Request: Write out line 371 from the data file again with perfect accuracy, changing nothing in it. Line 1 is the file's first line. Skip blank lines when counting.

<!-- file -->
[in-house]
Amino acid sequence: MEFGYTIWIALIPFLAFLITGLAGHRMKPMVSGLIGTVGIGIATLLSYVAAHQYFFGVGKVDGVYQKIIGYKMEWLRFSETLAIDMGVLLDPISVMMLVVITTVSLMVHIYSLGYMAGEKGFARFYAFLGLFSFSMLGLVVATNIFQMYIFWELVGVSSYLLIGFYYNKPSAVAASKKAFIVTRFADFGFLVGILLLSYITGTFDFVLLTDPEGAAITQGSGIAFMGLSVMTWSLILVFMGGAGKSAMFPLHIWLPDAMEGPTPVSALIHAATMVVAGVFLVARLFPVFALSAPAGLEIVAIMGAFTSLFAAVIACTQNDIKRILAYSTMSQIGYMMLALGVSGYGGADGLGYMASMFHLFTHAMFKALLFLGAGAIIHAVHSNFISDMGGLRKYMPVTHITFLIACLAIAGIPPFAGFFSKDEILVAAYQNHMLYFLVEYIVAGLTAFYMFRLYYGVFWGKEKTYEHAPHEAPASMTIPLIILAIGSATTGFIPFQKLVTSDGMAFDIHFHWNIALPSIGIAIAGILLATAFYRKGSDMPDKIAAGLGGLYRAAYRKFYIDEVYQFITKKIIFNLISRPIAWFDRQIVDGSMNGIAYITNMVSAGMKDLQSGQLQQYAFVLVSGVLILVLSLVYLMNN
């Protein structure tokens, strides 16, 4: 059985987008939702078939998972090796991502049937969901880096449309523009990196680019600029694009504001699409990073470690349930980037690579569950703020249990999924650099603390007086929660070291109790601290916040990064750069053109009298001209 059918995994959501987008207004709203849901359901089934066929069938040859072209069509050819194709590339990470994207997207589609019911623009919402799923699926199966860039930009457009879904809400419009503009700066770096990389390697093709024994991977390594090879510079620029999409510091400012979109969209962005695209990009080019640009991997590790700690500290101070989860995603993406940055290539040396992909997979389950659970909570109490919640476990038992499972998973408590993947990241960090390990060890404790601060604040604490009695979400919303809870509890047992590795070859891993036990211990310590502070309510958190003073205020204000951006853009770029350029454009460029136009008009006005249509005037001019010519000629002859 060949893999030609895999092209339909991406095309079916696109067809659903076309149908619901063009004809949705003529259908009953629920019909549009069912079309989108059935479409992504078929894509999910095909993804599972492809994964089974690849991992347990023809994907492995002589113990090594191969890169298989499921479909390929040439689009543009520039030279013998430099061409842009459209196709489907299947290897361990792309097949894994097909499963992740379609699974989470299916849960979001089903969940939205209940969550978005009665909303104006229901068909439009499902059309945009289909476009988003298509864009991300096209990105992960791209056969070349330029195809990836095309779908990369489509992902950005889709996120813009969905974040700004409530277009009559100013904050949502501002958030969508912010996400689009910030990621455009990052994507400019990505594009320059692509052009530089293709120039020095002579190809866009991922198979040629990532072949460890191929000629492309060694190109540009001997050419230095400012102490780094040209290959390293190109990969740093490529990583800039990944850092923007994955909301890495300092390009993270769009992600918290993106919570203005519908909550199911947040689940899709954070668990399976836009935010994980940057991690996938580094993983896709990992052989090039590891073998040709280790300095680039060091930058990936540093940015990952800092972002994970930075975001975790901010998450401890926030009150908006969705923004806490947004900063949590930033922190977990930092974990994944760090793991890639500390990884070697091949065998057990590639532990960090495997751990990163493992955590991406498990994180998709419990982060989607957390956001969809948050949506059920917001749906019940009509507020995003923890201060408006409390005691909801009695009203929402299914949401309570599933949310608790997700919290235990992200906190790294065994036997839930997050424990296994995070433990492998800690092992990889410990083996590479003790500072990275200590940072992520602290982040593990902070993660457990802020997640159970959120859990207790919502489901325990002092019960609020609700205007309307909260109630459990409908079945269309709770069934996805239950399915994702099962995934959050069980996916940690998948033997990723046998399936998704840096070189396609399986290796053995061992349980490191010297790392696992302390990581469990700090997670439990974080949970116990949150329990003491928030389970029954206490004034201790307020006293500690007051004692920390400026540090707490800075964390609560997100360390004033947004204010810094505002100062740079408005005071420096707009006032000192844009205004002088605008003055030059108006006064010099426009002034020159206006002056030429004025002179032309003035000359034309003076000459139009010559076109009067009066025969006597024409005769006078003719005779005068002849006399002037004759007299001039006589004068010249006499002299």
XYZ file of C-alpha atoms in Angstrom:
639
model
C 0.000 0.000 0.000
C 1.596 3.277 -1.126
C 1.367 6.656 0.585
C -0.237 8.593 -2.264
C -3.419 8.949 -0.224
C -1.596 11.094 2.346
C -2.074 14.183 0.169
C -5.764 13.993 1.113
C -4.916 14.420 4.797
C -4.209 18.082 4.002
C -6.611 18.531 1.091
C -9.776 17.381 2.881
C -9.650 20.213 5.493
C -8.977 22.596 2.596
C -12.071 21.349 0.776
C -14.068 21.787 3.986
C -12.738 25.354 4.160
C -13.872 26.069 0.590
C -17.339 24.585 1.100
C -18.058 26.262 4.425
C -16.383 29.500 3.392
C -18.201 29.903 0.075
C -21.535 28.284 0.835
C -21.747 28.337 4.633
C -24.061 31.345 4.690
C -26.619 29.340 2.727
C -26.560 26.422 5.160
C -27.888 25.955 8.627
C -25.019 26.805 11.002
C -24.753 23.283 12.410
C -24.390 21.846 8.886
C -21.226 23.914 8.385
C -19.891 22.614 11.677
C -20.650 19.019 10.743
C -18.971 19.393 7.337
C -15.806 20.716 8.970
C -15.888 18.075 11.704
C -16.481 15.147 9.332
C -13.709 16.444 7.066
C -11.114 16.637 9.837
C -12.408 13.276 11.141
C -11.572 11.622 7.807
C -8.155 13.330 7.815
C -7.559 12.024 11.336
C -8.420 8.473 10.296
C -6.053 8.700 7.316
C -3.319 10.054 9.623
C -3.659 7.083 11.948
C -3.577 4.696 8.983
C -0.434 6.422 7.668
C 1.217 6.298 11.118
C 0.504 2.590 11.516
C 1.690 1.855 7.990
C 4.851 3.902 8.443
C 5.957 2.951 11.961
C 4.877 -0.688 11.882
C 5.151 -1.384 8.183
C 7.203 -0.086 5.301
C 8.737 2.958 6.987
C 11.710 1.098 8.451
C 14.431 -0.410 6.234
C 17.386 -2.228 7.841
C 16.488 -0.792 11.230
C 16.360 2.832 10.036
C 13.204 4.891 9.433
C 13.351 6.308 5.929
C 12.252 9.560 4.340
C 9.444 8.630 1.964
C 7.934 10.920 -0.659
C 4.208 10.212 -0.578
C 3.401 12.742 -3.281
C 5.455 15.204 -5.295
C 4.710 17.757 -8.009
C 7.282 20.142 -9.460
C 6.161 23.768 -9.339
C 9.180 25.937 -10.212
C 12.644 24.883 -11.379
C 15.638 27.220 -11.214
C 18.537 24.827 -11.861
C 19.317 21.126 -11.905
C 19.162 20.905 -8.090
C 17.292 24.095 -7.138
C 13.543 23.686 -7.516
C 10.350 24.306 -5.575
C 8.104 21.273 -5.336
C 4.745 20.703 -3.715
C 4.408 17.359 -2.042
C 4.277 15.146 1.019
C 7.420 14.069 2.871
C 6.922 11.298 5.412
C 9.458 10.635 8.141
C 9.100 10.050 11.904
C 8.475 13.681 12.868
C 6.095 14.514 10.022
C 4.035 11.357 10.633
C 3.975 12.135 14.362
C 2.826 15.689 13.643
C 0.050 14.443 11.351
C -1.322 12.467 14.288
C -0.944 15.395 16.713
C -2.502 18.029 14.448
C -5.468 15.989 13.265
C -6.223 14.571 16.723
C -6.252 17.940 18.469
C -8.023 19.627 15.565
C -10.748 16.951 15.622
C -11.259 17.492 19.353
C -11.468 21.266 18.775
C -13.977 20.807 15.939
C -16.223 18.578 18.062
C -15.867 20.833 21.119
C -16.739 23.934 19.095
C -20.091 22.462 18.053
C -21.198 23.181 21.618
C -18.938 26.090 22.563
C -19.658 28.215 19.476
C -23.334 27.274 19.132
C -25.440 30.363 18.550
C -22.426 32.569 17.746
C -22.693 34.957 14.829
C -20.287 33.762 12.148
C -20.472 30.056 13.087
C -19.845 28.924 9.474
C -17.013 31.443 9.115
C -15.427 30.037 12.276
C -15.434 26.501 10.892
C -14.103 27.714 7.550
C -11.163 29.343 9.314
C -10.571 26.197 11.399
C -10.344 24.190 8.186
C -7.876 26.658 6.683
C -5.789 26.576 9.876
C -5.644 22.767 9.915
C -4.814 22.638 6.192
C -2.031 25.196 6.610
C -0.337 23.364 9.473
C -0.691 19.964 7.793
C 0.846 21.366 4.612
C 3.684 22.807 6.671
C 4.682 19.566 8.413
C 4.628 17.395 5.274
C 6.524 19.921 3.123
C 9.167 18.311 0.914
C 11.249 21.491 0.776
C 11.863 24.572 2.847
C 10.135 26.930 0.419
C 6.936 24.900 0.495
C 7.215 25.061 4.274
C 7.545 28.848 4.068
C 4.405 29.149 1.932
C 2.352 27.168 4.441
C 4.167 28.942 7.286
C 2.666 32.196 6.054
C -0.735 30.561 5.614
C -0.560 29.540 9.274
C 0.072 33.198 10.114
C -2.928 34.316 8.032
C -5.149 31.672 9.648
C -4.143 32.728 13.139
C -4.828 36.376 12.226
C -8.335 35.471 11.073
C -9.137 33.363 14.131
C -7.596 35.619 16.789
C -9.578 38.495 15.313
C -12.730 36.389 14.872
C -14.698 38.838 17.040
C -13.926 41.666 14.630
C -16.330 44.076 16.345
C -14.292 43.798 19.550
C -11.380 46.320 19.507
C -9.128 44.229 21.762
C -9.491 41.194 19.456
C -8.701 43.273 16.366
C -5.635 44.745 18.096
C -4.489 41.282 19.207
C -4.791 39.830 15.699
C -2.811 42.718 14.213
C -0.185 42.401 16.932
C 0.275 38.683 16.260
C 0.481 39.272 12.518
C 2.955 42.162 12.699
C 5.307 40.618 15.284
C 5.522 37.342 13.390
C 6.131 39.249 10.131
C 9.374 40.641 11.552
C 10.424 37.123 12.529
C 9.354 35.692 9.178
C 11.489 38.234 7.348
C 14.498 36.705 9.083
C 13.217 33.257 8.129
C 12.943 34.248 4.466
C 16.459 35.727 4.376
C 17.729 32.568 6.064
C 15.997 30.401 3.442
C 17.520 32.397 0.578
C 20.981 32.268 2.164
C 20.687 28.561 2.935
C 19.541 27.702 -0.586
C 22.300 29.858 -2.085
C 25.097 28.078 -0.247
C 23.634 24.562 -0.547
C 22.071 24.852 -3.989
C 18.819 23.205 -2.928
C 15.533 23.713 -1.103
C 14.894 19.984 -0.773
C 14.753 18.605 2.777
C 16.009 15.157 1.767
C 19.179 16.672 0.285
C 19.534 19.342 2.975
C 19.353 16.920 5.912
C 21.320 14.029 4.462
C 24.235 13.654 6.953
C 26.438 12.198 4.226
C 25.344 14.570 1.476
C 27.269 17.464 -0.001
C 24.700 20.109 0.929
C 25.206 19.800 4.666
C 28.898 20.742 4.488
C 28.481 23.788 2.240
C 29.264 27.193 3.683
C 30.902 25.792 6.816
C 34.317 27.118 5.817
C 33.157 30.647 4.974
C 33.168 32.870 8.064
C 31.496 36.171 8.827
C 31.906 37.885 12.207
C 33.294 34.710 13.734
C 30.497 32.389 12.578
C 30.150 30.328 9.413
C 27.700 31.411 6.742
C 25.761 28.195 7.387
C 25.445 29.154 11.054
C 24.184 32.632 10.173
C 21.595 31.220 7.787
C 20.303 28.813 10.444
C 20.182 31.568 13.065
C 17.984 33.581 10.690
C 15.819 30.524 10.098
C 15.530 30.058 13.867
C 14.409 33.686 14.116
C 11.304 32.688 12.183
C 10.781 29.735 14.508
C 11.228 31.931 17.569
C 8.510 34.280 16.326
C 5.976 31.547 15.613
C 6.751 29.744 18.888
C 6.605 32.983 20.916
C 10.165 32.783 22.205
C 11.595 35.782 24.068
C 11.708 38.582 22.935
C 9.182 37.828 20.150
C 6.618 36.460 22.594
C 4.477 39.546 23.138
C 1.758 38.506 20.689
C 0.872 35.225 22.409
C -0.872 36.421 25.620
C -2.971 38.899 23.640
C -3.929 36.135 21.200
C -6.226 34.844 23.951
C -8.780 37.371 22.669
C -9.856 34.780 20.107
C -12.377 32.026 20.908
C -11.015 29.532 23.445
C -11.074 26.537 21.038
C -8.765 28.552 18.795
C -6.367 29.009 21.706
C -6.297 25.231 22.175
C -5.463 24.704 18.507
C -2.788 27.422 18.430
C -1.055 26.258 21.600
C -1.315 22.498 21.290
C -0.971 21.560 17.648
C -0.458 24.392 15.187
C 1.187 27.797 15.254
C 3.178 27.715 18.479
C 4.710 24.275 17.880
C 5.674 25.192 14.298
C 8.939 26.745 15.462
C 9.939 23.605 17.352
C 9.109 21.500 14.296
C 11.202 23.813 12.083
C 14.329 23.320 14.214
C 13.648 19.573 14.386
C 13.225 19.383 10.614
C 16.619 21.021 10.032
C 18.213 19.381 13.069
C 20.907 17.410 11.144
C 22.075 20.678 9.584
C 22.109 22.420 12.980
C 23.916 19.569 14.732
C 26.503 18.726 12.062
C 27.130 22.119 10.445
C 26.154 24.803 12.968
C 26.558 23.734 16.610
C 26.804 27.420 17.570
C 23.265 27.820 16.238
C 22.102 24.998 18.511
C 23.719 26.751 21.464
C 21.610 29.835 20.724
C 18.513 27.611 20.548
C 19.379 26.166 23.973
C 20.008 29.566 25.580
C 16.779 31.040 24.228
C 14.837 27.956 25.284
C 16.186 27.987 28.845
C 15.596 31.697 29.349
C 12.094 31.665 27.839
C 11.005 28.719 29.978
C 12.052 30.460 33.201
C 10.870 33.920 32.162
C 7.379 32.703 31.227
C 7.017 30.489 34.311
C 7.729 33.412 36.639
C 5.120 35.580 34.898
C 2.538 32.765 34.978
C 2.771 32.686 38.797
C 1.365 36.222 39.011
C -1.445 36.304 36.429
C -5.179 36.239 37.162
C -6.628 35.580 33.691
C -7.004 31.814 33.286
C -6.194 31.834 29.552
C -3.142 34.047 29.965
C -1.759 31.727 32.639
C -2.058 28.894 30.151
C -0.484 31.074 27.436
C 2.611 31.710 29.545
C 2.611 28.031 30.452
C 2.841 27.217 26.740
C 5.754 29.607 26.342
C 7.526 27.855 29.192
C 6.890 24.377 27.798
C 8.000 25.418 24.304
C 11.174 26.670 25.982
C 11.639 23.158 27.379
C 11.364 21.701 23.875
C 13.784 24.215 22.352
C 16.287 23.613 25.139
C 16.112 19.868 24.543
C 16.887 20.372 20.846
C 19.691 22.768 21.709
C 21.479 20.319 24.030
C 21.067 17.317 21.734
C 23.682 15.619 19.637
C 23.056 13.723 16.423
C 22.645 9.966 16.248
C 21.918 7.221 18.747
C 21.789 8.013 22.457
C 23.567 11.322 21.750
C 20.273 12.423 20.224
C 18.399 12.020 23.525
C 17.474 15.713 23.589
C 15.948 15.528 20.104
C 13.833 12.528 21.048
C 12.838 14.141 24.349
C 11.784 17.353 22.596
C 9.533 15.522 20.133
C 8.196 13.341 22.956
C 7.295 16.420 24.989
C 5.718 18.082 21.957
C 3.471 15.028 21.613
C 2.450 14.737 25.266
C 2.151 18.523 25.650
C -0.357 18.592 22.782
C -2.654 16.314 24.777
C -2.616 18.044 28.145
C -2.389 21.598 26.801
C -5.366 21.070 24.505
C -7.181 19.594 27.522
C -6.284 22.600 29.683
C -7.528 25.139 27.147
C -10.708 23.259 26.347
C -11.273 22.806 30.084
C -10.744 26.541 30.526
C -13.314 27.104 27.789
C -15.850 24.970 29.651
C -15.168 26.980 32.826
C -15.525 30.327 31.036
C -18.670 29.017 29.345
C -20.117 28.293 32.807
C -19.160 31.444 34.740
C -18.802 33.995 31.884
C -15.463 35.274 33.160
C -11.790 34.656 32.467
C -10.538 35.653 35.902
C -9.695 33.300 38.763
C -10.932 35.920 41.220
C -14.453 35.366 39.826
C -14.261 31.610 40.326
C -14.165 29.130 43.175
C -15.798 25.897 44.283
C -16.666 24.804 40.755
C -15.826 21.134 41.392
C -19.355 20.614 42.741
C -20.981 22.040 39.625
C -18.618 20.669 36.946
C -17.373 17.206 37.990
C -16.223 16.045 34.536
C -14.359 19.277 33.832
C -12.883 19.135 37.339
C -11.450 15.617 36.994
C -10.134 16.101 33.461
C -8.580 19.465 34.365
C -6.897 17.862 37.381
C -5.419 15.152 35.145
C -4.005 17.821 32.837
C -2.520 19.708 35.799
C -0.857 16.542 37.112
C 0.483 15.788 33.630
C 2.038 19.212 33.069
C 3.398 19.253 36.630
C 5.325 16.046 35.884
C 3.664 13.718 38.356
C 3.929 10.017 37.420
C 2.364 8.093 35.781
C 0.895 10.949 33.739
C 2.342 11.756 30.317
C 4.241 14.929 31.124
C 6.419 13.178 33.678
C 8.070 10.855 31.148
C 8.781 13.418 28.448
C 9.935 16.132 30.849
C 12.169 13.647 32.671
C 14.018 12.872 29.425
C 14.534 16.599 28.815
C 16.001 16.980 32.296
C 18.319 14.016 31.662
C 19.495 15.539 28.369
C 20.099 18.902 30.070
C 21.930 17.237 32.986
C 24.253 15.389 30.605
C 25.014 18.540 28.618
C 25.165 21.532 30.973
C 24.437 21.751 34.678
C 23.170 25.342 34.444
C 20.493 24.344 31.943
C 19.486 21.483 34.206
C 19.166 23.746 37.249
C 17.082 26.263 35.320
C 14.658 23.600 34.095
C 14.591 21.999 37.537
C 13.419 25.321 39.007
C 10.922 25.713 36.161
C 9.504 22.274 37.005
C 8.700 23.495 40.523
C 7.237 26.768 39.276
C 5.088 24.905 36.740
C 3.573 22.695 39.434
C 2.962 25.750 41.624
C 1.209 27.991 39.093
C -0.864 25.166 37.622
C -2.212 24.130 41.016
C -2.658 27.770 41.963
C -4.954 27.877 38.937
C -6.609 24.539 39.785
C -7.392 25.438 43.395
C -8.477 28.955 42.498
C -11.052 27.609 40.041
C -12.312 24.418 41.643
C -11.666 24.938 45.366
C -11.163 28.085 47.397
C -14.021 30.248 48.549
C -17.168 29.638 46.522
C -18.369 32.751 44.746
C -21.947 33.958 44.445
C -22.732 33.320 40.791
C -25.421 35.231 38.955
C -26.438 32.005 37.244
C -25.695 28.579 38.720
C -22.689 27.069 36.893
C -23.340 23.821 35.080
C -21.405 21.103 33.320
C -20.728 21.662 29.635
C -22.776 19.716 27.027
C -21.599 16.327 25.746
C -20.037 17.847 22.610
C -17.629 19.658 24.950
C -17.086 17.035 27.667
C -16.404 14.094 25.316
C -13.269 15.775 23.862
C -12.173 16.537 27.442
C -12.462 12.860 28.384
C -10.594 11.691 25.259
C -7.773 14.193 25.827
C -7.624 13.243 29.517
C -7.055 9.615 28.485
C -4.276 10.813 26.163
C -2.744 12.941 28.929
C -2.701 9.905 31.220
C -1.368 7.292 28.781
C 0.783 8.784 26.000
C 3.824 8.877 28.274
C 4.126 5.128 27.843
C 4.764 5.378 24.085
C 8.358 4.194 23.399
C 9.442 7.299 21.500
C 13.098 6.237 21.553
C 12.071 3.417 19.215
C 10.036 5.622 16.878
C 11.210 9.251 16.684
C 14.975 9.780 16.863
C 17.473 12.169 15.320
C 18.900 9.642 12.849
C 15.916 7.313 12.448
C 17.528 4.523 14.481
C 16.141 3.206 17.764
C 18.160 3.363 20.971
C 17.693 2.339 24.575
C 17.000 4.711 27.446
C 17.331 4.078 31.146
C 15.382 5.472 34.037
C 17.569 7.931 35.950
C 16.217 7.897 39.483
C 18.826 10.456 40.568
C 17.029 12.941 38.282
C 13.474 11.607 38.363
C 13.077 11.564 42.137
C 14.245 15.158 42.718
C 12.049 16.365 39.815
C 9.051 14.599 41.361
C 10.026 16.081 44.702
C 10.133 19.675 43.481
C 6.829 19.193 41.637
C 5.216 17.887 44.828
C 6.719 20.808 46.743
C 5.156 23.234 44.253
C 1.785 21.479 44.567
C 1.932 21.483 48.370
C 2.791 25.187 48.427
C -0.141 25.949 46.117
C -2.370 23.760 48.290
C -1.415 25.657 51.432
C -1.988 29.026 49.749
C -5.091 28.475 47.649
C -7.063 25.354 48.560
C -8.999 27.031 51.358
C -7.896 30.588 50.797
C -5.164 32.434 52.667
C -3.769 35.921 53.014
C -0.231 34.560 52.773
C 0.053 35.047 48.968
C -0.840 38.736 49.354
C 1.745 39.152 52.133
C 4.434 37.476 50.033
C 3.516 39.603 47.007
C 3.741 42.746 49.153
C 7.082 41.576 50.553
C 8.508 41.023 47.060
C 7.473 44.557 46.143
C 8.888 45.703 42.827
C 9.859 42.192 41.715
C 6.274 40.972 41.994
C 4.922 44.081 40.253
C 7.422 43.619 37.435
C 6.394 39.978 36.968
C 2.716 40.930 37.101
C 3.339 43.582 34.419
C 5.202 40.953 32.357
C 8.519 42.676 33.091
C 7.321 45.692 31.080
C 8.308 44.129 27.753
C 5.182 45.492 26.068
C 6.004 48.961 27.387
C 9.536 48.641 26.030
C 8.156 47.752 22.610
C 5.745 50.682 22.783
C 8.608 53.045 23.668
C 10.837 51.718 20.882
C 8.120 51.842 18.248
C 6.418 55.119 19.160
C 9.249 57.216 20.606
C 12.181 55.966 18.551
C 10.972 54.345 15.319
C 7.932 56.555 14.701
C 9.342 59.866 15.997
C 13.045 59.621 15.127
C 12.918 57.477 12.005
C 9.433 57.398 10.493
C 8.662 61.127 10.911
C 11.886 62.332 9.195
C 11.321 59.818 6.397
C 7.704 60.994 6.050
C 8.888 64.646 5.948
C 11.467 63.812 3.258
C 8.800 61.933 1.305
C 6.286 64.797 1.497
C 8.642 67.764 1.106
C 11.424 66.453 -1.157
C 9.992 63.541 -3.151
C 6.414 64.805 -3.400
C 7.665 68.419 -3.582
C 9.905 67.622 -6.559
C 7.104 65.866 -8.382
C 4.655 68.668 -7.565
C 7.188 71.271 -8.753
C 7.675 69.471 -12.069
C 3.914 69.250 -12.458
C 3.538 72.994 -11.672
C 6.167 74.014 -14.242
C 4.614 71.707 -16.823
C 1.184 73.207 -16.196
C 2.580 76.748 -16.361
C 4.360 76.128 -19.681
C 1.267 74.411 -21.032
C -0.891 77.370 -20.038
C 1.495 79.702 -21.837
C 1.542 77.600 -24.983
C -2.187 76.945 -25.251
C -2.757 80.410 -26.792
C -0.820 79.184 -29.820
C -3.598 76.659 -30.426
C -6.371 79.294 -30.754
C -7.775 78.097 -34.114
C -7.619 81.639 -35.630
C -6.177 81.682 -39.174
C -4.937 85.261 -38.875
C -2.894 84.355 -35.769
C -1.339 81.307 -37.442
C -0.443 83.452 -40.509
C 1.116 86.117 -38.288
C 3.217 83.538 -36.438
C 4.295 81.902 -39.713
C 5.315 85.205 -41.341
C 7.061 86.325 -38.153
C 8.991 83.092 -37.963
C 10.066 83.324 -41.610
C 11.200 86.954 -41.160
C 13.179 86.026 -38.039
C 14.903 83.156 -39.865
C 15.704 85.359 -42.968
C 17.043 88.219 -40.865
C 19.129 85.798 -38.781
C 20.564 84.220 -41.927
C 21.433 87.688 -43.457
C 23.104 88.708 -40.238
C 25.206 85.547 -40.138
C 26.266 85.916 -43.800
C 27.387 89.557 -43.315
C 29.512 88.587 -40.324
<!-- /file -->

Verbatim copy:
C -2.654 16.314 24.777